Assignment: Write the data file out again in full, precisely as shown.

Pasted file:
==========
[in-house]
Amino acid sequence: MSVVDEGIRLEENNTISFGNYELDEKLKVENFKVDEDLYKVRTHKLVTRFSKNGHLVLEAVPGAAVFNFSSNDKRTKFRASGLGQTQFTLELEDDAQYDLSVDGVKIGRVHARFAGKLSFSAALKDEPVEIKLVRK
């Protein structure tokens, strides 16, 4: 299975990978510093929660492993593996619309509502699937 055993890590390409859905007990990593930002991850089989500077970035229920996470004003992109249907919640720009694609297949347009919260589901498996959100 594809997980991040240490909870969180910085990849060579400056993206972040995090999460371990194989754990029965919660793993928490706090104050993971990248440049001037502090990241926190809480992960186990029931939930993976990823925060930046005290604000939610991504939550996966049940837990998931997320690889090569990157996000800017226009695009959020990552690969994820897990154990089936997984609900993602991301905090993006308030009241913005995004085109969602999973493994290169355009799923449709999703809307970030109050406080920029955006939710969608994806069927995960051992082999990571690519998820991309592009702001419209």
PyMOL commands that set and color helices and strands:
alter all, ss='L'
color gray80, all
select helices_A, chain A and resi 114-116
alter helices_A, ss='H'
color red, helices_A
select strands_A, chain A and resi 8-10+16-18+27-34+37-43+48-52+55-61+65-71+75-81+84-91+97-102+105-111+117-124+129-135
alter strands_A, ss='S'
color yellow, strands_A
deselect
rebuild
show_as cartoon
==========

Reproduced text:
[in-house]
Amino acid sequence: MSVVDEGIRLEENNTISFGNYELDEKLKVENFKVDEDLYKVRTHKLVTRFSKNGHLVLEAVPGAAVFNFSSNDKRTKFRASGLGQTQFTLELEDDAQYDLSVDGVKIGRVHARFAGKLSFSAALKDEPVEIKLVRK
């Protein structure tokens, strides 16, 4: 299975990978510093929660492993593996619309509502699937 055993890590390409859905007990990593930002991850089989500077970035229920996470004003992109249907919640720009694609297949347009919260589901498996959100 594809997980991040240490909870969180910085990849060579400056993206972040995090999460371990194989754990029965919660793993928490706090104050993971990248440049001037502090990241926190809480992960186990029931939930993976990823925060930046005290604000939610991504939550996966049940837990998931997320690889090569990157996000800017226009695009959020990552690969994820897990154990089936997984609900993602991301905090993006308030009241913005995004085109969602999973493994290169355009799923449709999703809307970030109050406080920029955006939710969608994806069927995960051992082999990571690519998820991309592009702001419209």
PyMOL commands that set and color helices and strands:
alter all, ss='L'
color gray80, all
select helices_A, chain A and resi 114-116
alter helices_A, ss='H'
color red, helices_A
select strands_A, chain A and resi 8-10+16-18+27-34+37-43+48-52+55-61+65-71+75-81+84-91+97-102+105-111+117-124+129-135
alter strands_A, ss='S'
color yellow, strands_A
deselect
rebuild
show_as cartoon